The resolution of the quantizing provided by the quantizer 15 is adapted in response to control parameters received from the quantizing controller 14. These control parameters may be derived in any way desired; however, in a perceptual encoder, some type of perceptual model is used to estimate how much quantization noise can be masked by the audio signal to be encoded. In many applications, the quantizing controller is also responsive to restrictions imposed on the information capacity of the encoded signal. This restriction is sometimes expressed in terms of a maximum allowable bit rate for the encoded signal or for a specified part of the encoded signal.
In preferred implementations of perceptual coding systems, the control parameters are used by a bit allocation process to determine the number of bits to allocate to each spectral component and to determine the quantizing resolutions that the quantizer 15 uses to quantize each spectral component so that the audibility of quantization noise is minimized subject to information capacity or bit-rate restrictions. No particular implementation of the quantizing controller 14 is critical to the present invention.
One example of a quantizing controller is disclosed in the A/52 Document, which describes a coding system sometimes referred to as Dolby AC-3. In this implementation, spectral components of an audio signal are represented by a scaled representation in which scale factors provide an estimate of the spectral shape of the audio signal. A perceptual model uses the scale factors to calculate a masking curve that estimates masking effects of the audio signal. The quantizing controller then determines an allowable noise threshold, which controls how spectral components are quantized so that quantization noise is distributed in some optimum fashion to meet an imposed information capacity limit or bit rate. The allowable noise threshold is a replica of the masking curve and is offset from the masking curve by an amount determined by the quantizing controller. In this implementation, the control parameters are the values that define the allowable noise threshold. These parameters may be expressed in a number of ways such as a direct expression of the threshold itself or as values like the scale factors and an offset from which the allowed noise threshold can be derived.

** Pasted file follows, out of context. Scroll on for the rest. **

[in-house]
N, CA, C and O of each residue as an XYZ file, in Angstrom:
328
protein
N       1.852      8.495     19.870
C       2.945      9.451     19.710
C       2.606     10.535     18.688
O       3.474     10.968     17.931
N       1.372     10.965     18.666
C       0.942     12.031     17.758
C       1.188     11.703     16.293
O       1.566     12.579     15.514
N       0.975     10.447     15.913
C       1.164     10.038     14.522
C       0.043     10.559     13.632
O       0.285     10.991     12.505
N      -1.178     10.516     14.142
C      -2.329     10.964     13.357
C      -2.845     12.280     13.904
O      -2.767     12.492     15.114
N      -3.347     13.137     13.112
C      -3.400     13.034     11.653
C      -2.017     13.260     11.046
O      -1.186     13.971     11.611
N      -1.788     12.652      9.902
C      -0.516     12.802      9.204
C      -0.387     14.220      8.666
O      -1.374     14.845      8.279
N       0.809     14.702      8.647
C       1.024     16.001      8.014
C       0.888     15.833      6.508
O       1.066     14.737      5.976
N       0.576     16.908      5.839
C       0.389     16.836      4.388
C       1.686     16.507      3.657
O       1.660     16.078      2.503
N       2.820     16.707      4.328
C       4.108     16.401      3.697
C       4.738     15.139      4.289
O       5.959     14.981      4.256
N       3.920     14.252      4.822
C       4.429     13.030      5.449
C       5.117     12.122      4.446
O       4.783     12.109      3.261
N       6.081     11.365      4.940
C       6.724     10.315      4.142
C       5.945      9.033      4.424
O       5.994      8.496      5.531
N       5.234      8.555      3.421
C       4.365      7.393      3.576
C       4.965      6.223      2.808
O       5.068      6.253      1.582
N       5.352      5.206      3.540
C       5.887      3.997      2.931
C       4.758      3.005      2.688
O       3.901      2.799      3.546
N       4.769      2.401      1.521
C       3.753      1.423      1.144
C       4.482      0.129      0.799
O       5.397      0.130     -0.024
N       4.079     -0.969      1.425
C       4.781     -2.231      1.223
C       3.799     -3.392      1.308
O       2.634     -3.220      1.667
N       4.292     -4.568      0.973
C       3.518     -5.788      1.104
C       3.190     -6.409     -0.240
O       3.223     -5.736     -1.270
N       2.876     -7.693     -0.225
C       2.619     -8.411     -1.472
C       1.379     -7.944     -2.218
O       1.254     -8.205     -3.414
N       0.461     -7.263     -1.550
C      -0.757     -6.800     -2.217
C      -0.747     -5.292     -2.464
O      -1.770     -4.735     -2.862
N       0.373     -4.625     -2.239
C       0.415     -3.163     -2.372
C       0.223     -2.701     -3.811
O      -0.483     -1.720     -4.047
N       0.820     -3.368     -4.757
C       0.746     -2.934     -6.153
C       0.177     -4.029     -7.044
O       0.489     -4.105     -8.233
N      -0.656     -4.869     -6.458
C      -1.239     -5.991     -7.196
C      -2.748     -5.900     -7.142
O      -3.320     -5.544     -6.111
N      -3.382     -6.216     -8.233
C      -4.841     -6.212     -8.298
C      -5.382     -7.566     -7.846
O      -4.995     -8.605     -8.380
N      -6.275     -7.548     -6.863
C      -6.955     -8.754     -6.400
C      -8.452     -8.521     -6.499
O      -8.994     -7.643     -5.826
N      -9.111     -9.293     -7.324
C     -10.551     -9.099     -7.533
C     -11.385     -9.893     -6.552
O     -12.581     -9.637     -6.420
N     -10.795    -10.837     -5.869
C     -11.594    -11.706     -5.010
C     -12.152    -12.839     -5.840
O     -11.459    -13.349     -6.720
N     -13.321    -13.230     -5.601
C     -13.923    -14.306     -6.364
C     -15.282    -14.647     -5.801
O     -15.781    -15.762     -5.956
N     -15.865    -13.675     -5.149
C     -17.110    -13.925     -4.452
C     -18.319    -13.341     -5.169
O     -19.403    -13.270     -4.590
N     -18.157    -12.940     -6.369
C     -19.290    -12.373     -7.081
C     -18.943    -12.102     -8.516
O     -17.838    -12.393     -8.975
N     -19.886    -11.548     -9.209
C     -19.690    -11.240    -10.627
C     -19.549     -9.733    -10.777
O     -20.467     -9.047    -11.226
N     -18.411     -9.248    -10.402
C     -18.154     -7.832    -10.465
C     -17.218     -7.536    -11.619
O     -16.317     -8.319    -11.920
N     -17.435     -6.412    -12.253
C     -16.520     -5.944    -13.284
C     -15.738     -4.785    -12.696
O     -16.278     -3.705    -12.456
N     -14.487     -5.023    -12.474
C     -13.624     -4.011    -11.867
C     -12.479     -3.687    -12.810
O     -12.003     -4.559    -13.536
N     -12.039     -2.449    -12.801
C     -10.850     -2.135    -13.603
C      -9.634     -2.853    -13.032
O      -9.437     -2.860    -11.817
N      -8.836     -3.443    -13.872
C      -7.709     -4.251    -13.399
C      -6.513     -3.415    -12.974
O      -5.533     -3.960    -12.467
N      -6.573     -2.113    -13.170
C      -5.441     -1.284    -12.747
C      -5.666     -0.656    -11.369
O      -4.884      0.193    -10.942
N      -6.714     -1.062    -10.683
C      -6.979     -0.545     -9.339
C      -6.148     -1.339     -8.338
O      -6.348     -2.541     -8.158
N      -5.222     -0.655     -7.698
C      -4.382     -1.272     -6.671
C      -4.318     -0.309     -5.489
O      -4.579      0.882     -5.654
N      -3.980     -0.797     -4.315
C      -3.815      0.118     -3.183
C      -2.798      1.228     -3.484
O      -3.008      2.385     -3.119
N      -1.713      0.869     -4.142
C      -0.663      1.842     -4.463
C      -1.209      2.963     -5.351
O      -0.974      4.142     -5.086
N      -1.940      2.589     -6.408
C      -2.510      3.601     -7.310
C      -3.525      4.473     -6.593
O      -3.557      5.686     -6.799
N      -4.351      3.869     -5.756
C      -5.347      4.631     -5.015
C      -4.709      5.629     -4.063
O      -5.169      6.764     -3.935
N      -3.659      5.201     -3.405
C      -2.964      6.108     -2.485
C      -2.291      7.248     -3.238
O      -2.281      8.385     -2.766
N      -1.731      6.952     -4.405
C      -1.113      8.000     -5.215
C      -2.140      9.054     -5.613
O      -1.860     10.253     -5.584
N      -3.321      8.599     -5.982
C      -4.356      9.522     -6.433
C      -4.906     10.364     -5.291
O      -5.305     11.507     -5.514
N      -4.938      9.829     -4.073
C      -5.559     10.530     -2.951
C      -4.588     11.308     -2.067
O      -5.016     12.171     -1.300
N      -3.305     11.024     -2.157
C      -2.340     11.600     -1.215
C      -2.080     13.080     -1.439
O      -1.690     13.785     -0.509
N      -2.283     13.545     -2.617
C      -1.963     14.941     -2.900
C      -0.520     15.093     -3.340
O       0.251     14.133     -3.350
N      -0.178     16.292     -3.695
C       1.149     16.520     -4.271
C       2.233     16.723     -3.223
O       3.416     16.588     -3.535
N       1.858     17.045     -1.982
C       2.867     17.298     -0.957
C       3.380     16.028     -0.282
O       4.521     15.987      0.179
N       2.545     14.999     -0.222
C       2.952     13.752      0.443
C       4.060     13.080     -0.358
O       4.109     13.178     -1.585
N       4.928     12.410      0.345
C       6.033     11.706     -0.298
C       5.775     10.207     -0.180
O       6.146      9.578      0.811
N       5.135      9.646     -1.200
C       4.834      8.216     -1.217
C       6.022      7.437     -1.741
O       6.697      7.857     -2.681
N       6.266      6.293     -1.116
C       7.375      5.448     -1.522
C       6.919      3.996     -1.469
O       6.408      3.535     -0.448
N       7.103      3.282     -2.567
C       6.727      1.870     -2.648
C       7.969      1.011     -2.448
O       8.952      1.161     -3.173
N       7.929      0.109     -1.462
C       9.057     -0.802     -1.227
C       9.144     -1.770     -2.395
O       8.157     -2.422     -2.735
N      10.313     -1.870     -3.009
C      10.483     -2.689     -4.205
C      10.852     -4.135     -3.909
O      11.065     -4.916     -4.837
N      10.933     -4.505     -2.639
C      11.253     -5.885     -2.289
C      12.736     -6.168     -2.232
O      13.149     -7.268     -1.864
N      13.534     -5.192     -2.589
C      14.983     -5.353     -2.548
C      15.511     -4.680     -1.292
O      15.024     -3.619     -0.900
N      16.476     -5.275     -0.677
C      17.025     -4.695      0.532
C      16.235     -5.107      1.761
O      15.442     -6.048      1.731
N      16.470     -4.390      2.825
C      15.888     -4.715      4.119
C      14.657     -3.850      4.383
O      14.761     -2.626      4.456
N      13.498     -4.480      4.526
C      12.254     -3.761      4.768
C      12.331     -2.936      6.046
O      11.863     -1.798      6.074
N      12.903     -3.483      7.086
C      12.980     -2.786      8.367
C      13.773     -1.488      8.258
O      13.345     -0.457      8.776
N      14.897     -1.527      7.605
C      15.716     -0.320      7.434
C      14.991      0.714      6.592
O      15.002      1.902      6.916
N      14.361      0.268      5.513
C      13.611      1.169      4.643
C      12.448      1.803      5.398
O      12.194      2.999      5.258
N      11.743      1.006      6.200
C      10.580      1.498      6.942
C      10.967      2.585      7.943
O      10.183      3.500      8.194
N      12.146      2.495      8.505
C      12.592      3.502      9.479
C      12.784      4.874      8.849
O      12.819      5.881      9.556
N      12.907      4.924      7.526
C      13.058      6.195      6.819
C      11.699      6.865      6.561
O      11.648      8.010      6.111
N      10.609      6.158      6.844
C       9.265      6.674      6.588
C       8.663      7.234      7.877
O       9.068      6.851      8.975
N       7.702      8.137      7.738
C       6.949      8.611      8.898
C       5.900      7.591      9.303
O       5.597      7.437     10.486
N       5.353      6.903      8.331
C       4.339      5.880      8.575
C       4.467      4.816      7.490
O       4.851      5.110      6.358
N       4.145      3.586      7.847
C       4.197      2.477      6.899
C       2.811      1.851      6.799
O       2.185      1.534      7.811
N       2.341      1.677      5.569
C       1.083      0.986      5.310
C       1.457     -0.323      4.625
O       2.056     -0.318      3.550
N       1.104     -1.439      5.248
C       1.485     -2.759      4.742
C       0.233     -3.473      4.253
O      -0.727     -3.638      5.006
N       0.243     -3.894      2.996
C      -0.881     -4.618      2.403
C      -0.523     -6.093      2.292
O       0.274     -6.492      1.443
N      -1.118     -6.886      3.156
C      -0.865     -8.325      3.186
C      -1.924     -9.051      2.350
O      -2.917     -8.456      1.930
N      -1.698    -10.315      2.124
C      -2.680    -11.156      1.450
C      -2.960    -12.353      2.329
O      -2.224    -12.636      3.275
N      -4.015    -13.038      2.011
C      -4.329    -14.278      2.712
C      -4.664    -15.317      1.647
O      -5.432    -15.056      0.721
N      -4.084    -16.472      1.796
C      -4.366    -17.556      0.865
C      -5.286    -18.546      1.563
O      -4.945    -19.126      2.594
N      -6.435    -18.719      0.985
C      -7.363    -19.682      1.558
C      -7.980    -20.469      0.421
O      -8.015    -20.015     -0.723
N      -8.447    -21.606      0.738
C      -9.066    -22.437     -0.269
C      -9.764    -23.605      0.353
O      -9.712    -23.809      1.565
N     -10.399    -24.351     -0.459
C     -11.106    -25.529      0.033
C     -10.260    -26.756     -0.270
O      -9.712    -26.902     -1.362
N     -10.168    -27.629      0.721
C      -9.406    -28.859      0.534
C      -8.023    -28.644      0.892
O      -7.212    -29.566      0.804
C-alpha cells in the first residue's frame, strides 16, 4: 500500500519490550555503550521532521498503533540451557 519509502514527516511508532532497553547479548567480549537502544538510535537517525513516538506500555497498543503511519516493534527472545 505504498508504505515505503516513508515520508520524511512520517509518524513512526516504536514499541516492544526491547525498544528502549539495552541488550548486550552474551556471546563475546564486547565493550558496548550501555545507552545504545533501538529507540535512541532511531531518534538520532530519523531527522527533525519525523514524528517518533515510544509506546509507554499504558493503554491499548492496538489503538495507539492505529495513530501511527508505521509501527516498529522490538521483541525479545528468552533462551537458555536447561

The processes performed in the receiver are complementary to corresponding processes performed in the transmitter. The deformatter 22 disassembles what was assembled by the formatter 16. The decoder 24 performs a decoding process that is either an exact inverse or a quasi-inverse of the encoding process performed by the encoder 13, and the dequantizer 23 performs a process that is a quasi-inverse of the process performed by the quantizer 15. The synthesis filterbank 25 carries out a filtering process that is inverse to that carried out by the analysis filterbank 12. The decoding and dequantizing processes are said to be a quasi-inverse process because they may not provide a perfect reversal of the complementary processes in the transmitter.